Power Dominates Logarithm

Theorem

Let $\epsilon \in \R_{>0}$.

Let $B \in \N$ be arbitrary.

Then there exists $N \in \N$ such that:

$\forall n > N: \paren {\ln n}^B < n^\epsilon$

Proof

Let $\epsilon \in \R_{>0}$ be a (strictly) positive real number.

First we show that there exists $N$ such that $\ln n < n^\epsilon$ for all $n > N$,.

Therefore:

$\ln n < n^\epsilon \iff n < \map \exp {n^\epsilon}$

Choose $k \in \N$ such that $k \epsilon > 2$ and $N = k!$.

$\ds \map \exp {n^\epsilon} = \sum_{m \mathop \ge 0} \frac {n^{m \epsilon} } {m!} > \frac {n^{k \epsilon} } {k!}$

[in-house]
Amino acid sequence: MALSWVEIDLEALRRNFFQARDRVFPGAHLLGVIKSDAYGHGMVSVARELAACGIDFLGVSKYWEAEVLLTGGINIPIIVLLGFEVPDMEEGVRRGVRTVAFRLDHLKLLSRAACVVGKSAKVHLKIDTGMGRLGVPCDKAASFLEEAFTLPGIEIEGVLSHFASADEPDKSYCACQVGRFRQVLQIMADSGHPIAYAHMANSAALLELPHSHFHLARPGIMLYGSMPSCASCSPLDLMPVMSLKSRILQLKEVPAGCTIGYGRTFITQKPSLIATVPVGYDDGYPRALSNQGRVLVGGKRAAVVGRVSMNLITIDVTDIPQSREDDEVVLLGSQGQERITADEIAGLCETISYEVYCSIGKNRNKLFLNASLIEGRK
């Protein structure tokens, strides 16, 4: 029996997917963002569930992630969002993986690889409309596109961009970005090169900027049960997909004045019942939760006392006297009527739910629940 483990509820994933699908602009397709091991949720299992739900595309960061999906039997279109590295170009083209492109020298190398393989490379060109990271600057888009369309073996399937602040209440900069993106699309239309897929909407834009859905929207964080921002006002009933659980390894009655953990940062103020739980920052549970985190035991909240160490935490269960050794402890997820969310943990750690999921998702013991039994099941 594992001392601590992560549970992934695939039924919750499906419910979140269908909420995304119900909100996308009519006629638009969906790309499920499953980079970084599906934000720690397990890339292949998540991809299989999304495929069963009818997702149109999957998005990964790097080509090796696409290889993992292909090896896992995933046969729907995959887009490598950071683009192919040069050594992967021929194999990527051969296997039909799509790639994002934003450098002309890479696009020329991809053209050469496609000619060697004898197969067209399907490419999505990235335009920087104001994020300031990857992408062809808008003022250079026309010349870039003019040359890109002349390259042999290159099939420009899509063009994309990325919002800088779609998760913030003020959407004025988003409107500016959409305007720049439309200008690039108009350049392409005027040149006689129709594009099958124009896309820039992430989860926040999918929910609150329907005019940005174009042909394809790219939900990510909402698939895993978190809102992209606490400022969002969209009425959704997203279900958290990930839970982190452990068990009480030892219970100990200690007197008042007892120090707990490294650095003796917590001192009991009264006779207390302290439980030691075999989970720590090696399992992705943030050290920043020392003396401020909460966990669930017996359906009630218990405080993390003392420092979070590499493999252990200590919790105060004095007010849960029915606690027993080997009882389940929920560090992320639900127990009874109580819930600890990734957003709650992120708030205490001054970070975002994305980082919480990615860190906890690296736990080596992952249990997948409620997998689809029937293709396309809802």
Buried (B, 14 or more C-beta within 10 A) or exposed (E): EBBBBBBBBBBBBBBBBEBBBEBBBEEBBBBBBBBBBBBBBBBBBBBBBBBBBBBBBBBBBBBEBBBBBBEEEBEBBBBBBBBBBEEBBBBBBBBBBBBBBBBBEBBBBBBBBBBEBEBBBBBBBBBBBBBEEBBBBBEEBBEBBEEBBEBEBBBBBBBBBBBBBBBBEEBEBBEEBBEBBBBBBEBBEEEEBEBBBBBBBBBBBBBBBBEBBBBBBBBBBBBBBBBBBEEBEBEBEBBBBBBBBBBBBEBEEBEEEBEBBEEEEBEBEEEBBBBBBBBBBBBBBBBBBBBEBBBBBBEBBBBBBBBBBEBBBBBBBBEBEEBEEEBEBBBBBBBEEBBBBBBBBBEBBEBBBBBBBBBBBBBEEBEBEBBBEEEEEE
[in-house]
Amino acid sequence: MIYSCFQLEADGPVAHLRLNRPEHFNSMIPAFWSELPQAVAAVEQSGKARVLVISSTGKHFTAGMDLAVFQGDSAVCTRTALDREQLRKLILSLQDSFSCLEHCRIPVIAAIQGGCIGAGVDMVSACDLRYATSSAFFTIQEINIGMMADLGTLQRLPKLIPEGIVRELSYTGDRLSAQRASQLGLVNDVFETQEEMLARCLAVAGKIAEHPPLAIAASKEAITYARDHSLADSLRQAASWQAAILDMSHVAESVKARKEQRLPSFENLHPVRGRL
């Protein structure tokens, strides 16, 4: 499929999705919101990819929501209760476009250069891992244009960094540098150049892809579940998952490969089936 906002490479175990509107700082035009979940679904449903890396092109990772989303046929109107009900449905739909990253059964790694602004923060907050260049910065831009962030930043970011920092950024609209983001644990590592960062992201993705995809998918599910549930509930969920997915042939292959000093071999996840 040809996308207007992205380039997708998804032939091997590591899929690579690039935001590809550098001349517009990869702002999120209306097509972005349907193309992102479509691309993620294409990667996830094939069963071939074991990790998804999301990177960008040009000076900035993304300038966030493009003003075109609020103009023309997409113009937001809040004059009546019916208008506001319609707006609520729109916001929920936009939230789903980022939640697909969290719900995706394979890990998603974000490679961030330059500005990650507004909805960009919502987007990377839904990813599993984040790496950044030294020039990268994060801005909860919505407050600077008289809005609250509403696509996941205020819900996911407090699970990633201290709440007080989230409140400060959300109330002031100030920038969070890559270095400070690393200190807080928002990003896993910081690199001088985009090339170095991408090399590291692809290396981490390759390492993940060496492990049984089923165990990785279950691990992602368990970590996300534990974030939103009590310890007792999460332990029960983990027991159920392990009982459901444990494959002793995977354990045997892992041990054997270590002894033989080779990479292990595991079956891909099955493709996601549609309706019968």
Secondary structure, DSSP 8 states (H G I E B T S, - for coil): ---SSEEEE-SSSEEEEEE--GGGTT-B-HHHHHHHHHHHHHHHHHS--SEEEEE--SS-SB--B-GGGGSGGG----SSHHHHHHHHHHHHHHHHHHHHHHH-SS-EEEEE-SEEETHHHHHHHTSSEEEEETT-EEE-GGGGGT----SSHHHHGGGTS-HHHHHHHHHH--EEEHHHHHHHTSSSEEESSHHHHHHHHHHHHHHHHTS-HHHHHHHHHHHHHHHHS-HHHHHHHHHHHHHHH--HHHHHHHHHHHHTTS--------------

Then for all $n > N$:

 $\ds \map \exp {n^\epsilon}$ $>$ $\ds \frac {n^{k \epsilon} } {k!}$ $\ds$ $>$ $\ds \frac N {k!} n^{k \epsilon - 1}$ $\ds$ $>$ $\ds n$ because $k \epsilon > 2$ and $N = k!$

This completes the proof when $B = 1$.

Now let $B \in \N$ be arbitrary.

By the above we can find $N \in \N$ such that:

$\forall n > N: \ln n < n^{\epsilon / B}$

Then:

$\forall n > N: \paren {\ln n}^B < \paren {n^{\epsilon / B} }^B = n^\epsilon$

Hence the result.

$\blacksquare$